Preparing for your Water Compliance inspection
To ensure your water/plumbing inspection runs smoothly please follow the below guidelines.
If you have any more questions related to preparing for your water compliance inspection, please don't hesitate to contact us.
- The hot water cylinder is one of the most important aspects of the water inspection. It is legally required to be accessible at all times for survey and maintenance. Should your geyser not be readily available for our inspection, (It may be boxed in) it is your responsibility to ensure that it is opened. We suggest leaving a hole or trap for future access. DOSS do not undertake to remove panels, dismantle covers or breakthrough trap doors to gain access to units for inspections. Please note that non-compliance of the above will result in delays. The owner will be responsible, unless otherwise arranged, to restore or remodel so that access to geyser is in line with the regulations.
The following guidelines also need to be kept in mind:
- If you are going to enclose the geyser, it would be prudent to do so once the inspection and all compliance work has been done.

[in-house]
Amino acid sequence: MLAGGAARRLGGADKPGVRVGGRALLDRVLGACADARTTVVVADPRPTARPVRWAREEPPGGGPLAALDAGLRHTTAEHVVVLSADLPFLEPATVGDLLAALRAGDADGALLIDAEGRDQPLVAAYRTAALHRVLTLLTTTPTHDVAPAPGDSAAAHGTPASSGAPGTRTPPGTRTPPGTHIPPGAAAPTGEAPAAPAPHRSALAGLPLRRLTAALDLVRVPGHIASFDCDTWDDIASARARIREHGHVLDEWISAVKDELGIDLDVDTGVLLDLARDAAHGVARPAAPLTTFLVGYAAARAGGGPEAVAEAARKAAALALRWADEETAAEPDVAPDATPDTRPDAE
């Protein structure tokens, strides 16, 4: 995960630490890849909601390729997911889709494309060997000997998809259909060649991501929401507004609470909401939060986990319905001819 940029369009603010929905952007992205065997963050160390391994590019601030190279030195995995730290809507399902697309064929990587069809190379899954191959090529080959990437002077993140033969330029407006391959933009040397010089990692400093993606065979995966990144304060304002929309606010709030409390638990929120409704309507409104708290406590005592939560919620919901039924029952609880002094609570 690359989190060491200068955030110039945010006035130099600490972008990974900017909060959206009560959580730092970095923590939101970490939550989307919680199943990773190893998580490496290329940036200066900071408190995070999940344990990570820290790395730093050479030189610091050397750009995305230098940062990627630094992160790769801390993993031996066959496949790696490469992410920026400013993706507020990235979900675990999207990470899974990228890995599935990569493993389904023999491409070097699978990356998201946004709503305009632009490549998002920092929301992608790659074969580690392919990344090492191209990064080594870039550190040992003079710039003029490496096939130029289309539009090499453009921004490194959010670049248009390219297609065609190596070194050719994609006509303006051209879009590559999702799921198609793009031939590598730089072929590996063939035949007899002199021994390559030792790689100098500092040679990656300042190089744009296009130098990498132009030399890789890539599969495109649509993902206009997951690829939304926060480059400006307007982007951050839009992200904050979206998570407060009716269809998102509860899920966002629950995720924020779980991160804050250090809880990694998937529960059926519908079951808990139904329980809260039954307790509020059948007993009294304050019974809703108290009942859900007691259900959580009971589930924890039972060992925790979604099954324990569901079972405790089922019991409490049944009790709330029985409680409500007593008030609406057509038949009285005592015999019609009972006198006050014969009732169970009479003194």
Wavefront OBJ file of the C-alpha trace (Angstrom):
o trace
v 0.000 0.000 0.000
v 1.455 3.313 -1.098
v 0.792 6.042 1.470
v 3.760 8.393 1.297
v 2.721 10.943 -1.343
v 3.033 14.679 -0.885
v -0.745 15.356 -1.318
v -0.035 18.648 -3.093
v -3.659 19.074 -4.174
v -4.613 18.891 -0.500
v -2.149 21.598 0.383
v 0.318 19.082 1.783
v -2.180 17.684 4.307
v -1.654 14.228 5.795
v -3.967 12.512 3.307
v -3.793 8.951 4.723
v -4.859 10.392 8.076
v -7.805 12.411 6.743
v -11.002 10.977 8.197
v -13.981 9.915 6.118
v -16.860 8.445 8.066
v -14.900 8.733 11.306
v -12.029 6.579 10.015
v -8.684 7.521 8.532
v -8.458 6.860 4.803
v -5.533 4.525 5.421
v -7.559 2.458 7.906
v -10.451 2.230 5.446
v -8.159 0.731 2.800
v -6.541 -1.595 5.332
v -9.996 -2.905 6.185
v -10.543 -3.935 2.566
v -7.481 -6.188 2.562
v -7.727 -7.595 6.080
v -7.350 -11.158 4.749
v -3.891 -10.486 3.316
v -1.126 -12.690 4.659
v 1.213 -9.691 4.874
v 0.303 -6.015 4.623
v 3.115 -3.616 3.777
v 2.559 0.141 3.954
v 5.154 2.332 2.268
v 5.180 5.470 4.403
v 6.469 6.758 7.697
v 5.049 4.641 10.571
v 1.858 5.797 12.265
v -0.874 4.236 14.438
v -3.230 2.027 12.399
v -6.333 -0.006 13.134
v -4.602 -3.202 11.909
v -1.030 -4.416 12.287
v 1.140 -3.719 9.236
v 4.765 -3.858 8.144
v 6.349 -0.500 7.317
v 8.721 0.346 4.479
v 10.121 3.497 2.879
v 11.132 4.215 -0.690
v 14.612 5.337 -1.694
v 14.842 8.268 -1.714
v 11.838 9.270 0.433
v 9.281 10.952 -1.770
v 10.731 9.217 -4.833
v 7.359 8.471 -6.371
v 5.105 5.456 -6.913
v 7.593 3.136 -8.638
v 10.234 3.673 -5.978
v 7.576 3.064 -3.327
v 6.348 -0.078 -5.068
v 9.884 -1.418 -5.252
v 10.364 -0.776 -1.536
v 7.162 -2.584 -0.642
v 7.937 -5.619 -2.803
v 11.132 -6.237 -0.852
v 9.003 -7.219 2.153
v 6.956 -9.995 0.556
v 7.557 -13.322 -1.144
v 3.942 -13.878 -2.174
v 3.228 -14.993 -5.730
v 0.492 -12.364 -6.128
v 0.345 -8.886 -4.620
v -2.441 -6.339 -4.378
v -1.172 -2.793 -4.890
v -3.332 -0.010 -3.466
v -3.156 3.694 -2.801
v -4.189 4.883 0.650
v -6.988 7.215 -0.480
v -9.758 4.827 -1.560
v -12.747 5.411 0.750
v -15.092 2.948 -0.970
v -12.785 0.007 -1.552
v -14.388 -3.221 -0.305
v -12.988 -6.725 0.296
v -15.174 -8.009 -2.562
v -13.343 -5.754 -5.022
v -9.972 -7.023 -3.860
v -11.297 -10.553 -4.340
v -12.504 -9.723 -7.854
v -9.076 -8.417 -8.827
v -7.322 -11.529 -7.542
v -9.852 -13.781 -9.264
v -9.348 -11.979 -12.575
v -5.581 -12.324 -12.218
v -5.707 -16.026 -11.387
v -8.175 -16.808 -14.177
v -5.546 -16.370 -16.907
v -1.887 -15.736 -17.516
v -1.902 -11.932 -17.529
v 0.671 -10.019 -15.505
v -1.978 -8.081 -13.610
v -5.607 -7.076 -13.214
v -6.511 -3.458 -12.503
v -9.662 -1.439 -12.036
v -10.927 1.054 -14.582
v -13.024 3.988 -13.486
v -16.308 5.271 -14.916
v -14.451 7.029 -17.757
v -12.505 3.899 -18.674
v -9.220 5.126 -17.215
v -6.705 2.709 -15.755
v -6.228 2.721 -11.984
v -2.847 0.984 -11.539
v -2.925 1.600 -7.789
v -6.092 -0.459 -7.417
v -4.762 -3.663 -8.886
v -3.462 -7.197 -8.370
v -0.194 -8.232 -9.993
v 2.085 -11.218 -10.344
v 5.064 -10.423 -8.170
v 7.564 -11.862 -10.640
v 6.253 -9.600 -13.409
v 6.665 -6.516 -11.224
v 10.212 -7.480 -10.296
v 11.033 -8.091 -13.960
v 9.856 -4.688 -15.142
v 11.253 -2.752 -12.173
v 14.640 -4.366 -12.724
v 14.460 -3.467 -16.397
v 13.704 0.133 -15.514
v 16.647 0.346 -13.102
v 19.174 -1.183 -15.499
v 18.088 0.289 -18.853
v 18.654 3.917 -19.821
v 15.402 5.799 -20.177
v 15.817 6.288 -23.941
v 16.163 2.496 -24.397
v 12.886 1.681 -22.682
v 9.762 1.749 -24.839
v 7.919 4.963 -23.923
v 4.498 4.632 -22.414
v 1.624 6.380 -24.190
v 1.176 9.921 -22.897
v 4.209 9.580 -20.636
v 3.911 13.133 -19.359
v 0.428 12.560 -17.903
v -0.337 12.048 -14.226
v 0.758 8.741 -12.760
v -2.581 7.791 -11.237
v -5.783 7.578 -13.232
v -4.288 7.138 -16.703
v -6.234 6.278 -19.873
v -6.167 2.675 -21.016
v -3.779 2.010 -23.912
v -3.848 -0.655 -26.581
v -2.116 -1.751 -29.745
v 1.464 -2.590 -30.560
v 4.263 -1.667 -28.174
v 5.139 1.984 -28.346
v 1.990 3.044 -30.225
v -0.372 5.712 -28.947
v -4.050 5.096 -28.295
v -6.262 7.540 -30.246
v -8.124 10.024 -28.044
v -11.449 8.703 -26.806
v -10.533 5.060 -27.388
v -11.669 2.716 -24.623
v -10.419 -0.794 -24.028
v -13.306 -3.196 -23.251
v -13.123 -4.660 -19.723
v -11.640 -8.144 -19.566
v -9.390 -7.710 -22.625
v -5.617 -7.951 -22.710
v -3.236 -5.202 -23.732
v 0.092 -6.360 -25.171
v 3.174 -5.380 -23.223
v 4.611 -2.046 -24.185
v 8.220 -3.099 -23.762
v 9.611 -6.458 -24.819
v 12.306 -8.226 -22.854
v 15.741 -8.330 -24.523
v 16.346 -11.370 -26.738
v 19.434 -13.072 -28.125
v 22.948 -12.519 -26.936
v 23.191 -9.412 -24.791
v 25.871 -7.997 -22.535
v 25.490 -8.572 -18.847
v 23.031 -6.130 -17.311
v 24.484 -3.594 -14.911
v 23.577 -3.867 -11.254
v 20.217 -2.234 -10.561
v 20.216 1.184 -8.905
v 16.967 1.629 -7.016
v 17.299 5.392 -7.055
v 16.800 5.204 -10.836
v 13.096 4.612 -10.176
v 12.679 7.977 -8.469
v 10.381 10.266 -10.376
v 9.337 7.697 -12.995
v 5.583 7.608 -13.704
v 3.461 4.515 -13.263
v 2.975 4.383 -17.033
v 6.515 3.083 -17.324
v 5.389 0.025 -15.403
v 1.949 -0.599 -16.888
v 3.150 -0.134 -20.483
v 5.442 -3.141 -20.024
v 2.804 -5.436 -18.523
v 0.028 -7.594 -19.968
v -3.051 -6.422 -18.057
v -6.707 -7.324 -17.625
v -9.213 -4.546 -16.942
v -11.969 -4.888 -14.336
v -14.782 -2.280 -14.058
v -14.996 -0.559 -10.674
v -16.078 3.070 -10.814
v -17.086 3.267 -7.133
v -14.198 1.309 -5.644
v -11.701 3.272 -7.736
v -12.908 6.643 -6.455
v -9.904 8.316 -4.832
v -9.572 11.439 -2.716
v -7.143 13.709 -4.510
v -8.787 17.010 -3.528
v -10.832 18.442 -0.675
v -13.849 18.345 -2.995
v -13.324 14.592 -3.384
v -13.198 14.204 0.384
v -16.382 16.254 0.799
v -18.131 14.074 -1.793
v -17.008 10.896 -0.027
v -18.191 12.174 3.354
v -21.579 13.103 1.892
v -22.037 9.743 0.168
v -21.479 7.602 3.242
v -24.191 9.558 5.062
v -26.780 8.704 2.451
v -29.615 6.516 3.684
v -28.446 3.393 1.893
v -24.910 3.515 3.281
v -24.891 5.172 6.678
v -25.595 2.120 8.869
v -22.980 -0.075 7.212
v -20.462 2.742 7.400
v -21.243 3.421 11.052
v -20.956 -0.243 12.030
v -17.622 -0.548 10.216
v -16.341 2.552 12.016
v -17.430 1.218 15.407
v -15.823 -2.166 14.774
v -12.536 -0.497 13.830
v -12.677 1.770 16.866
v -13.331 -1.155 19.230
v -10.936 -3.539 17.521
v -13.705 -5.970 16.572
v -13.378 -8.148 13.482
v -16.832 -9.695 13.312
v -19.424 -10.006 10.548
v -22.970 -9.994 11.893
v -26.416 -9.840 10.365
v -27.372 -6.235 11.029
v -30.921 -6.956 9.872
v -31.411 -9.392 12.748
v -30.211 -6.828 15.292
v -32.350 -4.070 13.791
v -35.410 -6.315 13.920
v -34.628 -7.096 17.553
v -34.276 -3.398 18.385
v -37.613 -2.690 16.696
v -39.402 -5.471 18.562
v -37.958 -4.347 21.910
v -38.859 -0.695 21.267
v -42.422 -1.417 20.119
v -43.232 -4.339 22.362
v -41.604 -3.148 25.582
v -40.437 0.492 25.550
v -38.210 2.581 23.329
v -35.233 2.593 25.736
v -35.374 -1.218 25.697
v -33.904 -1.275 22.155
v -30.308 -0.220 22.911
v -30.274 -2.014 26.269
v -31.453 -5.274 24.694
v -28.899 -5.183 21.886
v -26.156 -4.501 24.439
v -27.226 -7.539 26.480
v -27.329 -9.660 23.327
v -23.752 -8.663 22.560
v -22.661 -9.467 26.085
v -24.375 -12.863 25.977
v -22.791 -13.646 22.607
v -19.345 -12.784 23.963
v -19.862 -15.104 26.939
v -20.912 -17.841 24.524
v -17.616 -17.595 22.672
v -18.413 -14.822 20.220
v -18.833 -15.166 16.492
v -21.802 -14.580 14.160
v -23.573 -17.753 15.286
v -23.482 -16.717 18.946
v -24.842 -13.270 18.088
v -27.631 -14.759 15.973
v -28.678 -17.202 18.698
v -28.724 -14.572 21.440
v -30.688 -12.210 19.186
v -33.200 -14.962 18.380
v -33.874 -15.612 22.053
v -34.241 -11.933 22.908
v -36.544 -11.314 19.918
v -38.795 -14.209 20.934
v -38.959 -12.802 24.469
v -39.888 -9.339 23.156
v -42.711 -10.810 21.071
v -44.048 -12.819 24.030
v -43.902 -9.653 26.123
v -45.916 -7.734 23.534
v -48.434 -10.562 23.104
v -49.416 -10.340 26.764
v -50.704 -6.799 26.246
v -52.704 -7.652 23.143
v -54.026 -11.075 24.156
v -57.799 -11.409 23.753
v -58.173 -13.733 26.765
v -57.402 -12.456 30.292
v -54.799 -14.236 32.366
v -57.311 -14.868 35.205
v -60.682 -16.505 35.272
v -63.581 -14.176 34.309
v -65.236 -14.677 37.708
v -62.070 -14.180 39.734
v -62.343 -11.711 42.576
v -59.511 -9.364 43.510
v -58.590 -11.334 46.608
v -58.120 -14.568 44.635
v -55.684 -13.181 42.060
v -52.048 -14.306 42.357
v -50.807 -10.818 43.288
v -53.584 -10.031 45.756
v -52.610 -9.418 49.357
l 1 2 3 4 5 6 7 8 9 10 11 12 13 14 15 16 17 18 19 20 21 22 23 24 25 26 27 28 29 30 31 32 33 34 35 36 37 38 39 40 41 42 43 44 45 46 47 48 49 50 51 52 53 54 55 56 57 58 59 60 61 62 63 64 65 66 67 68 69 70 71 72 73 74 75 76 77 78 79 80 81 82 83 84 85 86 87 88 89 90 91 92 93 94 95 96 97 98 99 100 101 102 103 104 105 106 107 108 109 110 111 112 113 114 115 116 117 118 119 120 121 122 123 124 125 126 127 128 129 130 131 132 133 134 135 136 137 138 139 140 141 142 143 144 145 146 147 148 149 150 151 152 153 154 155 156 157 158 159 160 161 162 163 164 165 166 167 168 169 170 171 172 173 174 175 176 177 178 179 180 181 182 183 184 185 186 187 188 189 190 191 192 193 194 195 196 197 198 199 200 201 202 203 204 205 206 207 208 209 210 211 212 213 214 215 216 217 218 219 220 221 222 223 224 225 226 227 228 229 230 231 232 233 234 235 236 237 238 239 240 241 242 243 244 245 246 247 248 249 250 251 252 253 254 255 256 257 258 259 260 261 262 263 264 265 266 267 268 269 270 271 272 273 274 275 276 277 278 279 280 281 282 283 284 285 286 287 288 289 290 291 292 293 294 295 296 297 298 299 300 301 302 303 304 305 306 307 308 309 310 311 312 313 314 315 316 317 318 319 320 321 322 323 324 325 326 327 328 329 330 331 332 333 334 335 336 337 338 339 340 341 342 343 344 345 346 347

- Work around a geyser which has difficult access may result in the exposure of previously undetected mechanical parts. For example, the separation of TP and PRV overflows may expose areas of the installation that were previously concealed. These will then be examined and reported on if faulty. (They are mechanical parts and as such are subject to wear and tear.)
- The water inspection and compliance specifically relate to water wastage and do not cover general plumbing maintenance. See the City of Cape Town's Water by-law.
- Make sure that none of the terminal fittings (taps etc.) leak and that they are correctly fixed or secured in position.
- Confirm that no rainwater is discharged into the sewage system.
- Ensure that there iso cross-connection between the potable water supply and grey-water or groundwater which may be installed.
- All water pipes in the plumbing installation are correctly saddled or secured to prevent pipe movement. If left unattended this can lead to eventual pipe damage and a leak allowing water to run to waste.